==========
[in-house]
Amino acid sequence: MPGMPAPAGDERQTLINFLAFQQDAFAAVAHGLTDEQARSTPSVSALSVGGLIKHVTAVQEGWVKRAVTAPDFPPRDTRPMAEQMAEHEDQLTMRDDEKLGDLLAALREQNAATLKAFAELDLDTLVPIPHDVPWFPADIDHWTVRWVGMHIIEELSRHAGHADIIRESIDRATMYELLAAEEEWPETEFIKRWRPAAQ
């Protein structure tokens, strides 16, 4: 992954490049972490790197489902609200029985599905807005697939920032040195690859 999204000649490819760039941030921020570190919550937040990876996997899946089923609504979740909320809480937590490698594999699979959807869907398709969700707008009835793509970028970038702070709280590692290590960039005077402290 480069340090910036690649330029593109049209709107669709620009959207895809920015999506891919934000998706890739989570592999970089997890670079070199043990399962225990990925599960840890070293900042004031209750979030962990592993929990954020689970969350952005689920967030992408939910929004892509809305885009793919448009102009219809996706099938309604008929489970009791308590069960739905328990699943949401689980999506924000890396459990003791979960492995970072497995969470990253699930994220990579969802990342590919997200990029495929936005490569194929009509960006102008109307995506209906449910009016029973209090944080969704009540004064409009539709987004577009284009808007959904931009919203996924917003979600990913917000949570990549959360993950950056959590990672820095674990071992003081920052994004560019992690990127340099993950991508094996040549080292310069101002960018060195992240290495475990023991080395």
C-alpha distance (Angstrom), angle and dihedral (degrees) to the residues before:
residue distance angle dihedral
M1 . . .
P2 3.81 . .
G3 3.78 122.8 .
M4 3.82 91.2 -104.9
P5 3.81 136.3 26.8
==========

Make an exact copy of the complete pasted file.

[in-house]
Amino acid sequence: MPGMPAPAGDERQTLINFLAFQQDAFAAVAHGLTDEQARSTPSVSALSVGGLIKHVTAVQEGWVKRAVTAPDFPPRDTRPMAEQMAEHEDQLTMRDDEKLGDLLAALREQNAATLKAFAELDLDTLVPIPHDVPWFPADIDHWTVRWVGMHIIEELSRHAGHADIIRESIDRATMYELLAAEEEWPETEFIKRWRPAAQ
């Protein structure tokens, strides 16, 4: 992954490049972490790197489902609200029985599905807005697939920032040195690859 999204000649490819760039941030921020570190919550937040990876996997899946089923609504979740909320809480937590490698594999699979959807869907398709969700707008009835793509970028970038702070709280590692290590960039005077402290 480069340090910036690649330029593109049209709107669709620009959207895809920015999506891919934000998706890739989570592999970089997890670079070199043990399962225990990925599960840890070293900042004031209750979030962990592993929990954020689970969350952005689920967030992408939910929004892509809305885009793919448009102009219809996706099938309604008929489970009791308590069960739905328990699943949401689980999506924000890396459990003791979960492995970072497995969470990253699930994220990579969802990342590919997200990029495929936005490569194929009509960006102008109307995506209906449910009016029973209090944080969704009540004064409009539709987004577009284009808007959904931009919203996924917003979600990913917000949570990549959360993950950056959590990672820095674990071992003081920052994004560019992690990127340099993950991508094996040549080292310069101002960018060195992240290495475990023991080395």
C-alpha distance (Angstrom), angle and dihedral (degrees) to the residues before:
residue distance angle dihedral
M1 . . .
P2 3.81 . .
G3 3.78 122.8 .
M4 3.82 91.2 -104.9
P5 3.81 136.3 26.8